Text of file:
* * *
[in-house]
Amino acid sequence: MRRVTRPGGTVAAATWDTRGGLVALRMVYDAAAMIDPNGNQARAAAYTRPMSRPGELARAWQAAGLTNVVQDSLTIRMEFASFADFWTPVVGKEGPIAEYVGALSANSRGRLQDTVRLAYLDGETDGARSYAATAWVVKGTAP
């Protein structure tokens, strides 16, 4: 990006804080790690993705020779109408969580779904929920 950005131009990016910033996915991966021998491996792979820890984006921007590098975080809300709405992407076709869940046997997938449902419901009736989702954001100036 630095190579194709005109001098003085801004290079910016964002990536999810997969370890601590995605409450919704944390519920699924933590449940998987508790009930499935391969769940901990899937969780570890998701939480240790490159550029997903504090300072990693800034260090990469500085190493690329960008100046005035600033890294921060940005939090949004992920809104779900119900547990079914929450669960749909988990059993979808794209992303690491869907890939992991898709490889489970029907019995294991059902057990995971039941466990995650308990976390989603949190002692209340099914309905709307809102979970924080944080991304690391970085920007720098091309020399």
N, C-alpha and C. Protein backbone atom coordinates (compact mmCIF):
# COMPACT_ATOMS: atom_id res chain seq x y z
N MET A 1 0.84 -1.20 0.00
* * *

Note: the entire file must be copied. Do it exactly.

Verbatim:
[in-house]
Amino acid sequence: MRRVTRPGGTVAAATWDTRGGLVALRMVYDAAAMIDPNGNQARAAAYTRPMSRPGELARAWQAAGLTNVVQDSLTIRMEFASFADFWTPVVGKEGPIAEYVGALSANSRGRLQDTVRLAYLDGETDGARSYAATAWVVKGTAP
């Protein structure tokens, strides 16, 4: 990006804080790690993705020779109408969580779904929920 950005131009990016910033996915991966021998491996792979820890984006921007590098975080809300709405992407076709869940046997997938449902419901009736989702954001100036 630095190579194709005109001098003085801004290079910016964002990536999810997969370890601590995605409450919704944390519920699924933590449940998987508790009930499935391969769940901990899937969780570890998701939480240790490159550029997903504090300072990693800034260090990469500085190493690329960008100046005035600033890294921060940005939090949004992920809104779900119900547990079914929450669960749909988990059993979808794209992303690491869907890939992991898709490889489970029907019995294991059902057990995971039941466990995650308990976390989603949190002692209340099914309905709307809102979970924080944080991304690391970085920007720098091309020399």
N, C-alpha and C. Protein backbone atom coordinates (compact mmCIF):
# COMPACT_ATOMS: atom_id res chain seq x y z
N MET A 1 0.84 -1.20 0.00